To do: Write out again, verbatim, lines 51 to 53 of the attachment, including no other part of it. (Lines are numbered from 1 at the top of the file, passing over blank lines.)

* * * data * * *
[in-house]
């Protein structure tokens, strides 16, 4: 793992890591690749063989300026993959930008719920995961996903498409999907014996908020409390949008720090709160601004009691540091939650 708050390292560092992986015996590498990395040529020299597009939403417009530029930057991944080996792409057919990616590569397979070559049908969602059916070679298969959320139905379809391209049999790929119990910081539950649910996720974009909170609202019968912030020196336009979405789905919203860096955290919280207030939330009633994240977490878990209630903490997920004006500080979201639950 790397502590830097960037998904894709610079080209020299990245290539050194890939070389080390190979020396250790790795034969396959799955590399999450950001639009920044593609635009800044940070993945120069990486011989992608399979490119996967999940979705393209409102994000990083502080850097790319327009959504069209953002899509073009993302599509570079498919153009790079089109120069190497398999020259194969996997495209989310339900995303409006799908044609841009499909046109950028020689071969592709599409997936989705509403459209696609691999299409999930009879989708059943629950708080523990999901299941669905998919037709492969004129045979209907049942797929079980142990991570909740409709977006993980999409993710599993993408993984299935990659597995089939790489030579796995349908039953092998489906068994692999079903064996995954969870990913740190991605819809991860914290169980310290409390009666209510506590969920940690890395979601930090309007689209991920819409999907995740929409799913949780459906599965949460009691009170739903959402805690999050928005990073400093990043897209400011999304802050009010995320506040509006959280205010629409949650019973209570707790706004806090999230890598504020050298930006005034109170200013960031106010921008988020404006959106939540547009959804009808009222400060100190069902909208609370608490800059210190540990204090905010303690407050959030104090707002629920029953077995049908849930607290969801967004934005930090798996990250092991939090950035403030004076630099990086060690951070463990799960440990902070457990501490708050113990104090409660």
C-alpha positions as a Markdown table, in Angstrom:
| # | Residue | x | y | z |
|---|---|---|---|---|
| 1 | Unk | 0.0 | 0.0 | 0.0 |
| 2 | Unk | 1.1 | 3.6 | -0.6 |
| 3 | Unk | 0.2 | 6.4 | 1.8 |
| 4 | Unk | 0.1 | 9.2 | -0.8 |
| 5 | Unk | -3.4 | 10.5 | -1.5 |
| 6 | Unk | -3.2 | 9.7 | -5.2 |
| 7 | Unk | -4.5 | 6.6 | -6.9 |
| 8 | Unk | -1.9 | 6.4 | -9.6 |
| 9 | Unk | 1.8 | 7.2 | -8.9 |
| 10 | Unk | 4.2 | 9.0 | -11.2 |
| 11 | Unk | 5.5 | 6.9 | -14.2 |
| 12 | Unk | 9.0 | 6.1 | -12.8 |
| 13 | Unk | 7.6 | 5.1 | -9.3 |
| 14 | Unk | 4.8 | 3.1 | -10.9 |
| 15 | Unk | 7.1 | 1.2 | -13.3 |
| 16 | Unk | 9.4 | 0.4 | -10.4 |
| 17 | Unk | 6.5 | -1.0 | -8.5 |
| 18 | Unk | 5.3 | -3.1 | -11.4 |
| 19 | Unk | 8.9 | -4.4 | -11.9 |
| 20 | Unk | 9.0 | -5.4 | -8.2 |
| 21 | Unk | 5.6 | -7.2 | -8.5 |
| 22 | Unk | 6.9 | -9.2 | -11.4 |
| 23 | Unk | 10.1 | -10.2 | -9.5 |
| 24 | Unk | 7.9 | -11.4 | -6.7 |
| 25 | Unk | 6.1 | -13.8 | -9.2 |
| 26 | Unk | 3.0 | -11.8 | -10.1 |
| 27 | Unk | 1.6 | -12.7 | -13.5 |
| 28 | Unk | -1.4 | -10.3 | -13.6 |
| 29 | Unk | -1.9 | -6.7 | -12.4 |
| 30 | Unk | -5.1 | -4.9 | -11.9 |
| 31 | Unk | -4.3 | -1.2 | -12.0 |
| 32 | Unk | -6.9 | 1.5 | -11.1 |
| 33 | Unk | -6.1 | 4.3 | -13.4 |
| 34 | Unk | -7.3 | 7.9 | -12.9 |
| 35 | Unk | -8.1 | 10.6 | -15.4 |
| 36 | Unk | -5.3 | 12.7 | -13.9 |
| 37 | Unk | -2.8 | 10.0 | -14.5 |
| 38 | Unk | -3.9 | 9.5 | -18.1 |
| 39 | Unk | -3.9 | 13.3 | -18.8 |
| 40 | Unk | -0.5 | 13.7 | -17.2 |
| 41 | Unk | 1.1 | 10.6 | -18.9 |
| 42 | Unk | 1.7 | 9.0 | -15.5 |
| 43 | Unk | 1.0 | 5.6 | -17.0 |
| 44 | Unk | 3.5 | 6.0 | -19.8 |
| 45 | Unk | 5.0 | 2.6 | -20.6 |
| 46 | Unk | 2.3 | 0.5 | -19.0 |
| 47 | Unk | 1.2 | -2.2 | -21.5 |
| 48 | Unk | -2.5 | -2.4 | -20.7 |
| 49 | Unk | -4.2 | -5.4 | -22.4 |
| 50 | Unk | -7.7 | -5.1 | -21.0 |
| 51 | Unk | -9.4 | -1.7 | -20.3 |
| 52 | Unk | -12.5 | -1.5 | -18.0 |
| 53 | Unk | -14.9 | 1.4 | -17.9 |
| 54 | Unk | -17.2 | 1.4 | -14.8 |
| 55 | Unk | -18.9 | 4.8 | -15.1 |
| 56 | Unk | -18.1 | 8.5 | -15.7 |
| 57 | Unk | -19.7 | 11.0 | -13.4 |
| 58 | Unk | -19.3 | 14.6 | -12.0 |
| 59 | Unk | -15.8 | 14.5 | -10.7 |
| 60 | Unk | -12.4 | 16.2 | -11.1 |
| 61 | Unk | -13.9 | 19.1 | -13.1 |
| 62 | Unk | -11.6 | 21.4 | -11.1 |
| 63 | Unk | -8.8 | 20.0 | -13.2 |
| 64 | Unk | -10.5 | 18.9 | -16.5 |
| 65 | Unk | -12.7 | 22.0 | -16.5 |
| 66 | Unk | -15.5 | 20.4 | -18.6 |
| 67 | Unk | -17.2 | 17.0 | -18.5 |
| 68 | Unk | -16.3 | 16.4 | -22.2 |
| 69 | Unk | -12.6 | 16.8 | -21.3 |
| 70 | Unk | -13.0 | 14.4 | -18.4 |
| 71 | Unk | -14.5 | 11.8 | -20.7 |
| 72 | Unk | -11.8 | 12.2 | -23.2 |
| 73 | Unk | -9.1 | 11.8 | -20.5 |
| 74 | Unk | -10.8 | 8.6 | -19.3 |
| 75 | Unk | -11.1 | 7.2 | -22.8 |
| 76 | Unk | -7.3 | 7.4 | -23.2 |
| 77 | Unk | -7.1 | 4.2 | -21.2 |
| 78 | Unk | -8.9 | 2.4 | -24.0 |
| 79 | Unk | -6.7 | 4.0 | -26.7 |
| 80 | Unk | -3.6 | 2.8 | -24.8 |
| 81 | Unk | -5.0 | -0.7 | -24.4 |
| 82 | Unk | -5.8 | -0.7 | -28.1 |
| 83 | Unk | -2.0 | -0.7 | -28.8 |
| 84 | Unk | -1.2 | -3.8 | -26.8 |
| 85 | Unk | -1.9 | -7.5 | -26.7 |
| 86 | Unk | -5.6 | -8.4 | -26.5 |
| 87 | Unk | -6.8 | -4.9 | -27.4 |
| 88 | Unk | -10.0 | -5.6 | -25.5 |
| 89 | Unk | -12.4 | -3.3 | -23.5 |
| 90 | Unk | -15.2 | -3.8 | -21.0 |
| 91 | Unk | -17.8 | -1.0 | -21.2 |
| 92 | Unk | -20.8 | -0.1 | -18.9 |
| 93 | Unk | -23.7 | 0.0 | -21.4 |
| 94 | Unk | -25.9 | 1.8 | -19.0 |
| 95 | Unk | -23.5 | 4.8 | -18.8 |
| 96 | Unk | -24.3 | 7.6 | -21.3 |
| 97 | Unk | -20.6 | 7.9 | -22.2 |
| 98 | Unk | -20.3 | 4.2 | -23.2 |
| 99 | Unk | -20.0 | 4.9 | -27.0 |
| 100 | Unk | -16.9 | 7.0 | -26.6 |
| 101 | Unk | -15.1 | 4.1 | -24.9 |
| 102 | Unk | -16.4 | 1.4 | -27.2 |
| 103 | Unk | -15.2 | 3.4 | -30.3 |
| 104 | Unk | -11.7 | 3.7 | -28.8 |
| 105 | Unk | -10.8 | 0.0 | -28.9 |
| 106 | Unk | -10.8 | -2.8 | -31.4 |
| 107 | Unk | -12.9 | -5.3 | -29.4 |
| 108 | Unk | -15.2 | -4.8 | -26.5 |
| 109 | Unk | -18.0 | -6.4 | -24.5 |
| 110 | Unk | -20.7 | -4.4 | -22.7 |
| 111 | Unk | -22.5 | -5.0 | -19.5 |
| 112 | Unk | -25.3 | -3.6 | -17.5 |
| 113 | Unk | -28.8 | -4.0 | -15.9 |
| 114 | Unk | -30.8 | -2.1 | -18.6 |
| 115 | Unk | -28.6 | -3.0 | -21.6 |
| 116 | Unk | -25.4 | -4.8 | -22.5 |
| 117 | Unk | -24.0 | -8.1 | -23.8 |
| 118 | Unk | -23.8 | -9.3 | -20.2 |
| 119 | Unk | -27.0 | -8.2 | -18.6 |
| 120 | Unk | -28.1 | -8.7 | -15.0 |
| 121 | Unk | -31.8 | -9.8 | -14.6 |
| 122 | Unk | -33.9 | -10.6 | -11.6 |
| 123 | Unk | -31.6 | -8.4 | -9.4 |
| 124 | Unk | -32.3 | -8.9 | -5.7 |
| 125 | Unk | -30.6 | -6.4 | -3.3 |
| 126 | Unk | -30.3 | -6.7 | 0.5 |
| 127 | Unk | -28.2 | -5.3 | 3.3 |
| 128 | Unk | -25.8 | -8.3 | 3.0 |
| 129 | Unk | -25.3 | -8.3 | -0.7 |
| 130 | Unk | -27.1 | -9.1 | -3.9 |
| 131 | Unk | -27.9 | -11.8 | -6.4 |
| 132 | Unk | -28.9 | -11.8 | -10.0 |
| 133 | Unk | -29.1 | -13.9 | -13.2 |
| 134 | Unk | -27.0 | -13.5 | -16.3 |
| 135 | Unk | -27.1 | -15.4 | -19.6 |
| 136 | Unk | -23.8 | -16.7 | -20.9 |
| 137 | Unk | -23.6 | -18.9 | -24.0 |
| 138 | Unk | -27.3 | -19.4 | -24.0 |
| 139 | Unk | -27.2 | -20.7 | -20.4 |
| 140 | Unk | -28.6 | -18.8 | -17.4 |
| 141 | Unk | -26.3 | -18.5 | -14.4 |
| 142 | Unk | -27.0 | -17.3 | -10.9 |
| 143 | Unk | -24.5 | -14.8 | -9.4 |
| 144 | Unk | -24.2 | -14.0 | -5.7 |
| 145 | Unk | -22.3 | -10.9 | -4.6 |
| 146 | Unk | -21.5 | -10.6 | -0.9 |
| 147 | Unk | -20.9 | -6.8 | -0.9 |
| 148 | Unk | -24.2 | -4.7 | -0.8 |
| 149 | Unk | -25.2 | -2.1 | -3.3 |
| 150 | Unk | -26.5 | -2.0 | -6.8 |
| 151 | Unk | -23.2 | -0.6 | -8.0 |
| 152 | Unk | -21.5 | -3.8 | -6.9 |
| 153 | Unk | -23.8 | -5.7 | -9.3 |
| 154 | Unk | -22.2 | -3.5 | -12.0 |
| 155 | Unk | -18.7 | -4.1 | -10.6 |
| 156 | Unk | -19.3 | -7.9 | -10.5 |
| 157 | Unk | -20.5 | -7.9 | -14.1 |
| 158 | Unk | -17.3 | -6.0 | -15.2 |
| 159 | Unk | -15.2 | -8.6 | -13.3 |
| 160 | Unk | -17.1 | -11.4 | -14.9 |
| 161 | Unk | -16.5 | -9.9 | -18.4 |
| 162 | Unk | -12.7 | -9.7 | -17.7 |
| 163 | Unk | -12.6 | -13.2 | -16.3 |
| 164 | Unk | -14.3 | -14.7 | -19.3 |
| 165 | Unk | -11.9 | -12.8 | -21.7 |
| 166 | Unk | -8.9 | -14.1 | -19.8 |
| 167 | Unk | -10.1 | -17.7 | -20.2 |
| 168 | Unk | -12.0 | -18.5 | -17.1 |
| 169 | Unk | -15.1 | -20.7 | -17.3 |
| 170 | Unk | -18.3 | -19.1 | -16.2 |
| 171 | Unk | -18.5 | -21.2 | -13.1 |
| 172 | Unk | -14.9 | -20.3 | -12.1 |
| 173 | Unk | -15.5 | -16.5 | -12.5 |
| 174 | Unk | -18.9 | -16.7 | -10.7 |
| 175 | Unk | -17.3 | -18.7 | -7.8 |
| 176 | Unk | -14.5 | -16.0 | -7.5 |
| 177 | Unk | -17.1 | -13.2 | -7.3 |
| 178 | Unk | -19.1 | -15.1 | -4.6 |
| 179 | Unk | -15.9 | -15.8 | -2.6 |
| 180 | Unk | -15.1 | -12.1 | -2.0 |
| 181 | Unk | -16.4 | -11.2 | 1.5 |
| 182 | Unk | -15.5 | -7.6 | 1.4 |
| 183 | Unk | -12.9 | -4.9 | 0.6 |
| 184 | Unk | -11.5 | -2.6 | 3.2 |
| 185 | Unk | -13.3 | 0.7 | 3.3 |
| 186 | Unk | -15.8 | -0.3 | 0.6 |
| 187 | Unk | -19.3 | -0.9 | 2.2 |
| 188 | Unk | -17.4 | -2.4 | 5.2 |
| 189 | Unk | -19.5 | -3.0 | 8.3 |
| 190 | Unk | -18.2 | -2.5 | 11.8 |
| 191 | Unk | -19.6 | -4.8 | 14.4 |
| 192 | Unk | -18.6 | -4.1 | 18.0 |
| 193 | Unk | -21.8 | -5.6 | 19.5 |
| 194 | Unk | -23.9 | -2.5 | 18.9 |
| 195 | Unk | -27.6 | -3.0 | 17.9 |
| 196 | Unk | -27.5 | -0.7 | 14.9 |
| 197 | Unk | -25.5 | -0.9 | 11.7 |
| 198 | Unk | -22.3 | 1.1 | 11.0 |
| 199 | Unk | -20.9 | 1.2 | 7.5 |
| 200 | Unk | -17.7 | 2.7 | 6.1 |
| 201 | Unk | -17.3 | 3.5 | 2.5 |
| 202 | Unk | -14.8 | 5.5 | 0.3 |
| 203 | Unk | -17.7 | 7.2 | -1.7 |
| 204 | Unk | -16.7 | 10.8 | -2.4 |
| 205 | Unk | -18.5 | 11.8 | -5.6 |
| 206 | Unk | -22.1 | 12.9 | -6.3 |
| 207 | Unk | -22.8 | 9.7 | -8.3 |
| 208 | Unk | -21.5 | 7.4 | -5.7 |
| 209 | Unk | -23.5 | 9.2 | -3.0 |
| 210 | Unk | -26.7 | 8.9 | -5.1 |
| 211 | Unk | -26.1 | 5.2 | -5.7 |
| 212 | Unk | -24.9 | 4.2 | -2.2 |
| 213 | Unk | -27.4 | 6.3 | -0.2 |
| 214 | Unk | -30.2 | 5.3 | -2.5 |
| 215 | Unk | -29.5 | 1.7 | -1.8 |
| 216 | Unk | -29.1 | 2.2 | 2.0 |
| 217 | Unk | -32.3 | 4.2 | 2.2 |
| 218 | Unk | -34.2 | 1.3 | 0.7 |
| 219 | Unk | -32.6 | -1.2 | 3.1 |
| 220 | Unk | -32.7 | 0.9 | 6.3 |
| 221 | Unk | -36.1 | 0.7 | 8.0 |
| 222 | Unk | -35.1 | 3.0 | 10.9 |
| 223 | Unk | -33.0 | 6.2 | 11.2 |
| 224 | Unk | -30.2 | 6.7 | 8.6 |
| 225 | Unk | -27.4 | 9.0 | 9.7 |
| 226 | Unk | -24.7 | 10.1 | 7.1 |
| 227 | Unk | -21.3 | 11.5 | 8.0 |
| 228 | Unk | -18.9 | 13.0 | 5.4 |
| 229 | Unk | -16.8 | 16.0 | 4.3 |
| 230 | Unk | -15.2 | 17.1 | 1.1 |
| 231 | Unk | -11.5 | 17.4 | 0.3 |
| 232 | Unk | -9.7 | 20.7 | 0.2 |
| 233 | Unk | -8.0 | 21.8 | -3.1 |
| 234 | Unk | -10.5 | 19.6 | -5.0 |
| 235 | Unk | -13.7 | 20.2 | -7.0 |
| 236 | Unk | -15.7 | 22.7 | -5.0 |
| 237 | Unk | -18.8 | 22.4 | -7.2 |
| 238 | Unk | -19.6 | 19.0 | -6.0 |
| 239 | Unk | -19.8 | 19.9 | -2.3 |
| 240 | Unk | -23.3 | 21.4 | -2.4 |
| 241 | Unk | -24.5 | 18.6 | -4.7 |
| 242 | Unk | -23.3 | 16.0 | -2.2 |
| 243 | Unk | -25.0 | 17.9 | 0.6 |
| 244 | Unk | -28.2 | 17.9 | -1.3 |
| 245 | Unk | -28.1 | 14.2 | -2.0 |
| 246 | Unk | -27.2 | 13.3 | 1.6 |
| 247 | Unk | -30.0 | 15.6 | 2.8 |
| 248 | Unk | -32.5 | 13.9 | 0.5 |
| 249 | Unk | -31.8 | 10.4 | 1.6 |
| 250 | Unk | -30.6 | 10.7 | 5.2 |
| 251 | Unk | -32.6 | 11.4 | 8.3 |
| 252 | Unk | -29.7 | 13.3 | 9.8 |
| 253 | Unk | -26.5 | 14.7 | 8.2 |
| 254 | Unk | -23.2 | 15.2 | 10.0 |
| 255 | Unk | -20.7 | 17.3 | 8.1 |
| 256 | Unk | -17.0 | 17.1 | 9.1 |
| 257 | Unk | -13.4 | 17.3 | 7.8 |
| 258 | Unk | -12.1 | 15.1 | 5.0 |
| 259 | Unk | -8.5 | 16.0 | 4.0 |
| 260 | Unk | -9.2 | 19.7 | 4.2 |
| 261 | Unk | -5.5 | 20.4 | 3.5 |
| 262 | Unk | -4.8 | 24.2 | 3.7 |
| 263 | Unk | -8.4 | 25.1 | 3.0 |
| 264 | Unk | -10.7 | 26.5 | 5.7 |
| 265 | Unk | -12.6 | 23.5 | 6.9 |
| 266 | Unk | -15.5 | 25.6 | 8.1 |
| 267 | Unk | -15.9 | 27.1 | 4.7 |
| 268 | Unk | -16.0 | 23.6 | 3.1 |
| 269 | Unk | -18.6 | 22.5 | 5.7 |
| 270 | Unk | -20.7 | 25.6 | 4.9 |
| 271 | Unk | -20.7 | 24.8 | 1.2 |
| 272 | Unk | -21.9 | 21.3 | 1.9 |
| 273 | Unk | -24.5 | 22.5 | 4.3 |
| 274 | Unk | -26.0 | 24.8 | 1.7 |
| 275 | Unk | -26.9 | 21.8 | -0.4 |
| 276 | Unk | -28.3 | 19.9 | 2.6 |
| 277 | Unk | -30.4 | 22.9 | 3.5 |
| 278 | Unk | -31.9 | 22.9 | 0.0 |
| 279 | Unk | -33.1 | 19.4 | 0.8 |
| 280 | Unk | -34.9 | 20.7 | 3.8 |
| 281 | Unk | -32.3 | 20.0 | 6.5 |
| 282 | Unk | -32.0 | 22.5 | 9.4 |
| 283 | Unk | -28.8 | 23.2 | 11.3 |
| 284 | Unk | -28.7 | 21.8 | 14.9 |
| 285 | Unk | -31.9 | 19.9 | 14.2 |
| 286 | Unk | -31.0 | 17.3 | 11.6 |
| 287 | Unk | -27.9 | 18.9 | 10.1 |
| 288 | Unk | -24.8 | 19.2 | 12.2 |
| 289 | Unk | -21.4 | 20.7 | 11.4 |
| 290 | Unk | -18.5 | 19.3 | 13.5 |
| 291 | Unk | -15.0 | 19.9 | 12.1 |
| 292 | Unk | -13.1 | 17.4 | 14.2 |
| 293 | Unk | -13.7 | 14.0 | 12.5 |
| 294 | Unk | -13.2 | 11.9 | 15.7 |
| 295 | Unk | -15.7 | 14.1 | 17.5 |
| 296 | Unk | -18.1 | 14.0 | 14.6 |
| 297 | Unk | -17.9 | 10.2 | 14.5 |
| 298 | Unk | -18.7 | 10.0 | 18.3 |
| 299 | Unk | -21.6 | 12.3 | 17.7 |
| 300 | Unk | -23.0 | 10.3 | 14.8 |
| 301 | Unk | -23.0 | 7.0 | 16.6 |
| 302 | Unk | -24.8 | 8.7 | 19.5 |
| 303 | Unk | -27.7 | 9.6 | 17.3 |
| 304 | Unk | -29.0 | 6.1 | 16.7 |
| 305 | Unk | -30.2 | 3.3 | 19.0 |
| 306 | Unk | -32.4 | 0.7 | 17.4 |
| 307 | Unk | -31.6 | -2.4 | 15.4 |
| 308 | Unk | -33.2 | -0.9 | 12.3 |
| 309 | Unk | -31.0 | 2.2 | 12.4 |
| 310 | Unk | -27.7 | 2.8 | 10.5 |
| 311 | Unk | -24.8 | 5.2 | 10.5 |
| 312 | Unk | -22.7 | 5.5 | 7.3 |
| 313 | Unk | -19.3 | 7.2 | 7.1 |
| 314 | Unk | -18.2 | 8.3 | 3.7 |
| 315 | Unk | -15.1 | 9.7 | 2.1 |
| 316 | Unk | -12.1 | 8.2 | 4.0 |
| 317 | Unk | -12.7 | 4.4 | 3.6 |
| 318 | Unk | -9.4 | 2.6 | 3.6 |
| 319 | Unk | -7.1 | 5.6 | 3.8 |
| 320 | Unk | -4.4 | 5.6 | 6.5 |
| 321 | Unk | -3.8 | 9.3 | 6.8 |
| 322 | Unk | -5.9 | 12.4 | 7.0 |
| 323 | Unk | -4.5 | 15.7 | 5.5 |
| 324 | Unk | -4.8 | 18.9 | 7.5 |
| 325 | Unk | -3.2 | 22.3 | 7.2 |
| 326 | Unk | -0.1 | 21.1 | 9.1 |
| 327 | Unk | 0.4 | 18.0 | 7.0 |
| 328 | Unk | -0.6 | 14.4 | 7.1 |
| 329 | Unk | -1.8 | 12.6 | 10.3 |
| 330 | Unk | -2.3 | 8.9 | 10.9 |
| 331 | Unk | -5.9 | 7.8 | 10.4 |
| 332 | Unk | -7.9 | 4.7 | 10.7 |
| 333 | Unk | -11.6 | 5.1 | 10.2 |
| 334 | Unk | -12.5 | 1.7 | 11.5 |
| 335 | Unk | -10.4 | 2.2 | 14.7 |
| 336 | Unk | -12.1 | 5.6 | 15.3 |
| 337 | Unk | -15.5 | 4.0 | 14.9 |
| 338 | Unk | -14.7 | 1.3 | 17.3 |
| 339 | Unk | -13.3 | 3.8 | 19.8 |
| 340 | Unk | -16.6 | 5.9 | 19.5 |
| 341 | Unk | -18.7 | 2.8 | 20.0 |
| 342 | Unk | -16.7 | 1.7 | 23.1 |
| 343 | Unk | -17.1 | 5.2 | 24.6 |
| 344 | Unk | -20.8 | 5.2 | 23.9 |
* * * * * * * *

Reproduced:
| 46 | Unk | 2.3 | 0.5 | -19.0 |
| 47 | Unk | 1.2 | -2.2 | -21.5 |
| 48 | Unk | -2.5 | -2.4 | -20.7 |